When it comes to choosing the best place to stash your retirement savings, the answer, at least in part, depends on your likely tax situation once you stop working.
The "Roth" contributions are already taxed, as they are after-tax contributions, as so withdrawals, including any earnings, are tax-free. "Traditional" contributions, meanwhile, are tax-deferred, since they are before-tax contributions, and, as such, withdrawals to these contributions are taxable. The "Roth" helps you hedge against the tax hit you'll face when you start pulling money out of any tax-deferred plan, such as a traditional 401(k).
Is a Roth right for you? The answer essentially comes down to one question: Will your taxes be higher or lower in retirement than they are at the time of contribution?
Your future tax rate, of course, can be a big unknown. Income tax rates are relatively low now: the current top rate is 35%, compared with 50% in 1986 and 91% in 1950, according to the Tax Policy Center. Many people assume lawmakers will increase rates in coming years, in part to help reduce the budget deficit, but then, some lawmakers now are seeking to reduce tax rates. Other variables to consider when making the decision are: the length of time you intend to invest (a longer time horizon allows for Roth tax-free accumulation) and the necessity for current tax deductions from your income.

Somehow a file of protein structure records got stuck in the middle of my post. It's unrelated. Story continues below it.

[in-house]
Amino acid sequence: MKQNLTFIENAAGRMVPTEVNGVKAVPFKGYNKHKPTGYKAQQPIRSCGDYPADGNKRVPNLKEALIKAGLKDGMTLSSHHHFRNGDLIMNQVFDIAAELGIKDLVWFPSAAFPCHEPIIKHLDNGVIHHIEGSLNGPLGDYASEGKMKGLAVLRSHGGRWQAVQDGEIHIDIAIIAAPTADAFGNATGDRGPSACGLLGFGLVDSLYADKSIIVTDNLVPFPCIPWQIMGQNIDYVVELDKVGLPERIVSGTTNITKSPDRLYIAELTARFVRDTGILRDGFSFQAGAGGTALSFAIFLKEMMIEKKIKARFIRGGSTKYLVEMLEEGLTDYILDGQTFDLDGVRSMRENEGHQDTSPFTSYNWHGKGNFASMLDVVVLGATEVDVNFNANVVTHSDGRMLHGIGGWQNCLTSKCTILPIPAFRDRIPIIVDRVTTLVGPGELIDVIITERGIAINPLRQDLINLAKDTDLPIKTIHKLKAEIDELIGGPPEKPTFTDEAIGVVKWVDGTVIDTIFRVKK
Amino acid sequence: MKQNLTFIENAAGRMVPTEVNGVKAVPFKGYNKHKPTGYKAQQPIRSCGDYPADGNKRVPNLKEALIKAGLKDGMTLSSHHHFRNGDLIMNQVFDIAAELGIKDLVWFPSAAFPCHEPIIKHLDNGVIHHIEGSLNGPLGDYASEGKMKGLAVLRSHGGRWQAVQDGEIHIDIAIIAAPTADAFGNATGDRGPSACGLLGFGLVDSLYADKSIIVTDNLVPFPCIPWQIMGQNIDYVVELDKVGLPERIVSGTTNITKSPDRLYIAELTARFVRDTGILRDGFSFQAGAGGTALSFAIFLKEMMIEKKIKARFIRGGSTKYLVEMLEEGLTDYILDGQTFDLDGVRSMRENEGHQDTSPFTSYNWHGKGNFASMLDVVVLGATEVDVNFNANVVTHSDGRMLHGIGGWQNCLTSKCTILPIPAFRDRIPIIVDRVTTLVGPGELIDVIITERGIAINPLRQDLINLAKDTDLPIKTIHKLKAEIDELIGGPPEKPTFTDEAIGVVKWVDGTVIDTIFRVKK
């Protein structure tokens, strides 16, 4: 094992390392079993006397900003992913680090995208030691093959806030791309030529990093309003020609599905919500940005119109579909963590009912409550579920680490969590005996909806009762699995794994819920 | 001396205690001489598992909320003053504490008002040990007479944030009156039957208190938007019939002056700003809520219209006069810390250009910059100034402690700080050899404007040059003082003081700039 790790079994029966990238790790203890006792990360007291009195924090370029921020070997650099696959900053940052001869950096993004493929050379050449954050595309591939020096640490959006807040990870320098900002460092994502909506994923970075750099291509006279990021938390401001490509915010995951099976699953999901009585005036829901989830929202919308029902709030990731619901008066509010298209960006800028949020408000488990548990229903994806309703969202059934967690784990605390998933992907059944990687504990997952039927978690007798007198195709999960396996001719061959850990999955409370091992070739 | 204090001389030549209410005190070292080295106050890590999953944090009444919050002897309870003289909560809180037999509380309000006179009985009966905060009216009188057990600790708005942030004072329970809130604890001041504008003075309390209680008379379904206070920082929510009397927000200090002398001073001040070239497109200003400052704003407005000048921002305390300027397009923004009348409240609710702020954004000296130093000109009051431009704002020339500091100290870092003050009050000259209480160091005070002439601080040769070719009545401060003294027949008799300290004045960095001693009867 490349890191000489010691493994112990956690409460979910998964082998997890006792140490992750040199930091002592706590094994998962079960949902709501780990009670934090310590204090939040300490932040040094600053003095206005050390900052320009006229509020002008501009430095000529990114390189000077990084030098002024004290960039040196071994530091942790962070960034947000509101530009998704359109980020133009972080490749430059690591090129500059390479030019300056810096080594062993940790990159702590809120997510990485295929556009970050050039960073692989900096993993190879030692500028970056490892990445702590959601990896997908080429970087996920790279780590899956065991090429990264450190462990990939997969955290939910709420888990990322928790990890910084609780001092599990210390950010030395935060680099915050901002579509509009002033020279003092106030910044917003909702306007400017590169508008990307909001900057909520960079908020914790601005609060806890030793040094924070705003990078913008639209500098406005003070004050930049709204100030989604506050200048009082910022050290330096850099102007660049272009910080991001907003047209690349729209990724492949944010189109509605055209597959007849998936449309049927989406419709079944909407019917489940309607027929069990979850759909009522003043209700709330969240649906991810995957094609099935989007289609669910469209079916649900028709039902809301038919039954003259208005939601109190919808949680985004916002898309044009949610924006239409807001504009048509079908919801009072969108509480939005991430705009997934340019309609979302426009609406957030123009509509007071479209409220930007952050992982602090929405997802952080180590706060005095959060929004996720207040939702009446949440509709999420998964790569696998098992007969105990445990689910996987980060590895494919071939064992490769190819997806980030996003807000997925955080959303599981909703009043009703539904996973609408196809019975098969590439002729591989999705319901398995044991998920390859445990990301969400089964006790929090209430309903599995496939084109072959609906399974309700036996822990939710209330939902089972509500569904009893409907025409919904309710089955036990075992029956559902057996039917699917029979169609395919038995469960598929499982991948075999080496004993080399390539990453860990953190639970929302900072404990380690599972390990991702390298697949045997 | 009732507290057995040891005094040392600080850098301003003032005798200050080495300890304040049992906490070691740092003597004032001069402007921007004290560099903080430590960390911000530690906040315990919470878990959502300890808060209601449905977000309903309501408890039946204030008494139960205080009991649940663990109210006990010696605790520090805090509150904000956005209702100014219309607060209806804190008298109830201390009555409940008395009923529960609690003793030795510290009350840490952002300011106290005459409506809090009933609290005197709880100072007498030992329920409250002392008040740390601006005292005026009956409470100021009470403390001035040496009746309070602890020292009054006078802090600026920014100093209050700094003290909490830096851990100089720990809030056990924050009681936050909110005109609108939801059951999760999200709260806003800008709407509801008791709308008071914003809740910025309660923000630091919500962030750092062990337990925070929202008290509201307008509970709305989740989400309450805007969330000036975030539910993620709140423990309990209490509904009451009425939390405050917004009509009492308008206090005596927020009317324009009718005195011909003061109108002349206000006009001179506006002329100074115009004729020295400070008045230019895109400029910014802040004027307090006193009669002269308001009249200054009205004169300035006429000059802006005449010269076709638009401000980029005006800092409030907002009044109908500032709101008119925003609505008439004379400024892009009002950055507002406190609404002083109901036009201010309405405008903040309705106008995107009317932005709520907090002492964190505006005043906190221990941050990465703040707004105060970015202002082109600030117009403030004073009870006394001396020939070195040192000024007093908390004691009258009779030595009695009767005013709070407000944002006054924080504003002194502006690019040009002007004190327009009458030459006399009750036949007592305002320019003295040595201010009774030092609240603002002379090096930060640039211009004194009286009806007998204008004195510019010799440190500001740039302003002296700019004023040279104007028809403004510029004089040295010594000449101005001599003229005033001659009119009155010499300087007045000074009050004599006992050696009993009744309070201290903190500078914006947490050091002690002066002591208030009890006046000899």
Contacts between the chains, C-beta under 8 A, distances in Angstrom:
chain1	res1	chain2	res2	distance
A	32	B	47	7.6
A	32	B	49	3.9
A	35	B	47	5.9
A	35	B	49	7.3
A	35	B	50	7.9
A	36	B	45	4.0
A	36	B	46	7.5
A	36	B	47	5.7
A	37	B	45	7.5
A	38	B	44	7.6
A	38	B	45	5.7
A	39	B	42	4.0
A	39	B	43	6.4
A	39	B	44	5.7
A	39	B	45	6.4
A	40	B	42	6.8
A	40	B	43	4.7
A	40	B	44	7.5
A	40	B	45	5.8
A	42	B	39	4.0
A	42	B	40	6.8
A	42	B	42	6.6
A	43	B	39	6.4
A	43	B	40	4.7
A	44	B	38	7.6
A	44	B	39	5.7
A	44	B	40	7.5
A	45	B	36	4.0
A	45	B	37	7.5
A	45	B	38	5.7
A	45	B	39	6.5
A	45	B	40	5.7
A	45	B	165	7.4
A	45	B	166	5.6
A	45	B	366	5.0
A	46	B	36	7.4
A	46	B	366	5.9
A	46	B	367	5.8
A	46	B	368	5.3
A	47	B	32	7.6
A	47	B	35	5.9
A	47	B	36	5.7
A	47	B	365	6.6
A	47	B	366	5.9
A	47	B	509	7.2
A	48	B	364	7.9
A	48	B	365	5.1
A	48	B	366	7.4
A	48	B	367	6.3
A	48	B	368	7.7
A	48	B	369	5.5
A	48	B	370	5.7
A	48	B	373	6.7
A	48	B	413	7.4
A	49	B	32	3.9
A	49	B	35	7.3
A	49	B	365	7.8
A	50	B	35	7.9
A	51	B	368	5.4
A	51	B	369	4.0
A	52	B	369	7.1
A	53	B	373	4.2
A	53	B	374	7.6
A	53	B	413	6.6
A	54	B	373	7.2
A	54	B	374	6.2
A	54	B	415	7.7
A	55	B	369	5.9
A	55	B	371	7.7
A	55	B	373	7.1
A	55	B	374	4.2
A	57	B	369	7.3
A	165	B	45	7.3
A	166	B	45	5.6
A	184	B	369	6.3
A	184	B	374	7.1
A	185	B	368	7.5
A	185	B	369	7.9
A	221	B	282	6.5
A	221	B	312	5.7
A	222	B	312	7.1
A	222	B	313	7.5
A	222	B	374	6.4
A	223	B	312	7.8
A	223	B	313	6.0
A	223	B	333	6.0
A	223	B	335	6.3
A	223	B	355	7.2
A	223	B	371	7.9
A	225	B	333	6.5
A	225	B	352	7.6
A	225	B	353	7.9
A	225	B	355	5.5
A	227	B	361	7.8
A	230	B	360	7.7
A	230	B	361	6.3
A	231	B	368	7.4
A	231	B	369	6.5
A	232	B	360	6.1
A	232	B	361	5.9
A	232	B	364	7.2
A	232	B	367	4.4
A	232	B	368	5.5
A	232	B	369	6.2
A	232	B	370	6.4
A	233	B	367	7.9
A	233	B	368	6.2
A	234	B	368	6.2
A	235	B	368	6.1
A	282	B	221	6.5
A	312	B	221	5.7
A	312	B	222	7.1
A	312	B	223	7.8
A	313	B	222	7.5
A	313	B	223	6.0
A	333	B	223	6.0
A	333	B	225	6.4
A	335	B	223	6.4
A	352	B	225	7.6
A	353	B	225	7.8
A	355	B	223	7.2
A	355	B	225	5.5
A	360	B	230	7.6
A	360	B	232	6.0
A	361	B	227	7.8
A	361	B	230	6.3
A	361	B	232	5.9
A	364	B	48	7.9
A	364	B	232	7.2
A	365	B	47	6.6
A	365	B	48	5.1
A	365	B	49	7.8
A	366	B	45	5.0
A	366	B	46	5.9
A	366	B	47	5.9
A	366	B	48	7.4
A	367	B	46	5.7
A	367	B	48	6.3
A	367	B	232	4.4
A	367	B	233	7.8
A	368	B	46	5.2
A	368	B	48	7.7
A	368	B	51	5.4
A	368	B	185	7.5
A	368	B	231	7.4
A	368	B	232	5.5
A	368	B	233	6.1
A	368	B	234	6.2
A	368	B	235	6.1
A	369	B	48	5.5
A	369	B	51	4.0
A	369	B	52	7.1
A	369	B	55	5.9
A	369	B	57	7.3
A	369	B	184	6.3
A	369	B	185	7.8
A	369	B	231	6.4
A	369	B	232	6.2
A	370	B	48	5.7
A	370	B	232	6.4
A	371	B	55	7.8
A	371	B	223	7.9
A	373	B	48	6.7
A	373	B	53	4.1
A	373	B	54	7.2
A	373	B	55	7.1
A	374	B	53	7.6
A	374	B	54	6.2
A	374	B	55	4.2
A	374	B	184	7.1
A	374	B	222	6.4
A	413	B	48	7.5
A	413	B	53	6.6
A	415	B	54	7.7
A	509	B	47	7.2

My recommendation would be to consider splitting your annual contributions 50%-50%: this gives you an immediate reduction from current taxes (by half), as well as tax-free distribution (to half of your income).
Remember: the combined contribution limits for both the Roth and the Traditional are $16,500 and $22,000, respectively, (and not $16,500 or $22,000 each).
Other information concering Roth contributions is as follows:
- Employers can match Roth 401(k) contributions, but an employer's dollars must go into a pre-tax account, and not into the Roth, according to the Internal Revenue Service.
- Under a new rule set last year, workers can convert their traditional 401(k) to a Roth 401(k) if their employer plan allows this. (You'll owe income tax on the conversion.)
Brown & Brown of Detroit